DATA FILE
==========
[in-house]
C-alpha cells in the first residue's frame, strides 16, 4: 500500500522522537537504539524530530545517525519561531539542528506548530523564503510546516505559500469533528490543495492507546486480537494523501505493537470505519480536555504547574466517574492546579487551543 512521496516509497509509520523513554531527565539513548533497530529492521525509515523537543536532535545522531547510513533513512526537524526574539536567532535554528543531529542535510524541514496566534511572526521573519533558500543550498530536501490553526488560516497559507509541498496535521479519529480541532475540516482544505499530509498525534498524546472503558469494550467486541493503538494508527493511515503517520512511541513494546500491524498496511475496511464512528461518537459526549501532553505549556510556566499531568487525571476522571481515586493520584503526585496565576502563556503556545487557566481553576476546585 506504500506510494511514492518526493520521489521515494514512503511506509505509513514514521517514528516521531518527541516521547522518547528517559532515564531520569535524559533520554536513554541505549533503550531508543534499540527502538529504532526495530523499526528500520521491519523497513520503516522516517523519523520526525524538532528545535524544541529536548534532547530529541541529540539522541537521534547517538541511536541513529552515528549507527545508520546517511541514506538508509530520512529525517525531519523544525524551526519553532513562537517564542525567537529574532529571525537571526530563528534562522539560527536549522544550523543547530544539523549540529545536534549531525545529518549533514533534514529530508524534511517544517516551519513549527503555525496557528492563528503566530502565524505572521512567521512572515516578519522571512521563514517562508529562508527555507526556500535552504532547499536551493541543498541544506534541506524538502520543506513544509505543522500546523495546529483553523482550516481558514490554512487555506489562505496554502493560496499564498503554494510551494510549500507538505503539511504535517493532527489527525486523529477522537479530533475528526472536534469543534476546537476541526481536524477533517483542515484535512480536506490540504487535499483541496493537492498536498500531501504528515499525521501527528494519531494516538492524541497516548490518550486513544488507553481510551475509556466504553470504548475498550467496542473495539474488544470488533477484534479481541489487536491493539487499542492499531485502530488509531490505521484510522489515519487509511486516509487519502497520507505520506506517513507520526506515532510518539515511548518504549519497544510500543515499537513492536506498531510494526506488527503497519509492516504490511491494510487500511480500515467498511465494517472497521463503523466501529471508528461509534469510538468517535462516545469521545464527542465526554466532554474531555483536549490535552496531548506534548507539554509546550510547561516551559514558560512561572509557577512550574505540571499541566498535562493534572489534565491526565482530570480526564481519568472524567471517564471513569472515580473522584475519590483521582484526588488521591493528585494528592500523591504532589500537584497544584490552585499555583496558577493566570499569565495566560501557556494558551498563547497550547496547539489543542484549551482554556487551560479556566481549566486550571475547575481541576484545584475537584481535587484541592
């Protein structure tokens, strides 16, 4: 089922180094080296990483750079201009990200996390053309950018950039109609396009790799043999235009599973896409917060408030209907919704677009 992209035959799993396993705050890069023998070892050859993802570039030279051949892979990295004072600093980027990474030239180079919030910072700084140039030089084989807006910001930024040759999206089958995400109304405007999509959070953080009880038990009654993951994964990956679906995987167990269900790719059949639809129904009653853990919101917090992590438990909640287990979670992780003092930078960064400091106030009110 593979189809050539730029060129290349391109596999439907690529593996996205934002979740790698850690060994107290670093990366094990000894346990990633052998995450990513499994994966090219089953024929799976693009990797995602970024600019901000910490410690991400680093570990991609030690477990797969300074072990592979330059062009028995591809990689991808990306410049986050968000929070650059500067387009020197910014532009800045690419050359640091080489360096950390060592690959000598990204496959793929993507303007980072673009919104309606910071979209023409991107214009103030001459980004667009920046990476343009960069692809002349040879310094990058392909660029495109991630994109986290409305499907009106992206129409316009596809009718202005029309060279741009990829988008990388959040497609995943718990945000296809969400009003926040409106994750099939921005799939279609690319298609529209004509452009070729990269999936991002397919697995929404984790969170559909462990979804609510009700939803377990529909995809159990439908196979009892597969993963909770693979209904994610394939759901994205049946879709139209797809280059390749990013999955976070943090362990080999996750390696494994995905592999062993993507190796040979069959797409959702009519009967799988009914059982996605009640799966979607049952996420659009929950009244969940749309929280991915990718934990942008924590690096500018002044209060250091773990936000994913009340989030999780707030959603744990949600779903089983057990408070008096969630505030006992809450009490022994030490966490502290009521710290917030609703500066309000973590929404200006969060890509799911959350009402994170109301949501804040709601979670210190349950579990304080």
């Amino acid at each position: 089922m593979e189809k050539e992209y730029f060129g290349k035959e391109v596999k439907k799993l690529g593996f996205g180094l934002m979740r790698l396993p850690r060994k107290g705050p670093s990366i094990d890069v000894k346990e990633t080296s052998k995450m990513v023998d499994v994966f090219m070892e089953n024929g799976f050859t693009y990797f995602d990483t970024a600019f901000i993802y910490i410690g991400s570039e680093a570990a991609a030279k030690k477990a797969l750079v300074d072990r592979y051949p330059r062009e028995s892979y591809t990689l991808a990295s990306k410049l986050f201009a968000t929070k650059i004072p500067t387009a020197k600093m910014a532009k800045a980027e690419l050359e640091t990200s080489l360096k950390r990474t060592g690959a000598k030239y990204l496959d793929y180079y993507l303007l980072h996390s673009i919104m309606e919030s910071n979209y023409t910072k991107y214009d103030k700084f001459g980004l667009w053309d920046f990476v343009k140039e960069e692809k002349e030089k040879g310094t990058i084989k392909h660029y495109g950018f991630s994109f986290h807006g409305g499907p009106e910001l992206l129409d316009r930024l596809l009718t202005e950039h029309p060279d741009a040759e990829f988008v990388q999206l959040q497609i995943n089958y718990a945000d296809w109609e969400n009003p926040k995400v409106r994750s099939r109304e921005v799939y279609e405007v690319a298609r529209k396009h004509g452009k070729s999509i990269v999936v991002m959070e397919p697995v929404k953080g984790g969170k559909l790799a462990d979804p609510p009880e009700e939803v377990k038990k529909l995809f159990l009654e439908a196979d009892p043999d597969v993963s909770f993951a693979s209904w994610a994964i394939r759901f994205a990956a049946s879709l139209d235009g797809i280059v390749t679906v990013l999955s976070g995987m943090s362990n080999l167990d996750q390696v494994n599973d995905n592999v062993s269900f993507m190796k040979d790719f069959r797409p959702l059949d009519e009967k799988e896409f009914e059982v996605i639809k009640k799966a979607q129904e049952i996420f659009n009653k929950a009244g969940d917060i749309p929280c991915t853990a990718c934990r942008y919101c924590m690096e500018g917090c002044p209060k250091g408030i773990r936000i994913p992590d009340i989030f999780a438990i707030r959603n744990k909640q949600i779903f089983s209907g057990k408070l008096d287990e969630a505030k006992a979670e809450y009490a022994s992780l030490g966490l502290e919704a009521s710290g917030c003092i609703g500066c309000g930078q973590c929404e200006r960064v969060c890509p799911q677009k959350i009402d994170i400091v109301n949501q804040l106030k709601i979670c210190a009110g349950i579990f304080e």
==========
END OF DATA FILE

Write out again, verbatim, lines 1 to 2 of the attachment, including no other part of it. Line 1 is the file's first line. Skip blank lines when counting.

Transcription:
[in-house]
C-alpha cells in the first residue's frame, strides 16, 4: 500500500522522537537504539524530530545517525519561531539542528506548530523564503510546516505559500469533528490543495492507546486480537494523501505493537470505519480536555504547574466517574492546579487551543 512521496516509497509509520523513554531527565539513548533497530529492521525509515523537543536532535545522531547510513533513512526537524526574539536567532535554528543531529542535510524541514496566534511572526521573519533558500543550498530536501490553526488560516497559507509541498496535521479519529480541532475540516482544505499530509498525534498524546472503558469494550467486541493503538494508527493511515503517520512511541513494546500491524498496511475496511464512528461518537459526549501532553505549556510556566499531568487525571476522571481515586493520584503526585496565576502563556503556545487557566481553576476546585 506504500506510494511514492518526493520521489521515494514512503511506509505509513514514521517514528516521531518527541516521547522518547528517559532515564531520569535524559533520554536513554541505549533503550531508543534499540527502538529504532526495530523499526528500520521491519523497513520503516522516517523519523520526525524538532528545535524544541529536548534532547530529541541529540539522541537521534547517538541511536541513529552515528549507527545508520546517511541514506538508509530520512529525517525531519523544525524551526519553532513562537517564542525567537529574532529571525537571526530563528534562522539560527536549522544550523543547530544539523549540529545536534549531525545529518549533514533534514529530508524534511517544517516551519513549527503555525496557528492563528503566530502565524505572521512567521512572515516578519522571512521563514517562508529562508527555507526556500535552504532547499536551493541543498541544506534541506524538502520543506513544509505543522500546523495546529483553523482550516481558514490554512487555506489562505496554502493560496499564498503554494510551494510549500507538505503539511504535517493532527489527525486523529477522537479530533475528526472536534469543534476546537476541526481536524477533517483542515484535512480536506490540504487535499483541496493537492498536498500531501504528515499525521501527528494519531494516538492524541497516548490518550486513544488507553481510551475509556466504553470504548475498550467496542473495539474488544470488533477484534479481541489487536491493539487499542492499531485502530488509531490505521484510522489515519487509511486516509487519502497520507505520506506517513507520526506515532510518539515511548518504549519497544510500543515499537513492536506498531510494526506488527503497519509492516504490511491494510487500511480500515467498511465494517472497521463503523466501529471508528461509534469510538468517535462516545469521545464527542465526554466532554474531555483536549490535552496531548506534548507539554509546550510547561516551559514558560512561572509557577512550574505540571499541566498535562493534572489534565491526565482530570480526564481519568472524567471517564471513569472515580473522584475519590483521582484526588488521591493528585494528592500523591504532589500537584497544584490552585499555583496558577493566570499569565495566560501557556494558551498563547497550547496547539489543542484549551482554556487551560479556566481549566486550571475547575481541576484545584475537584481535587484541592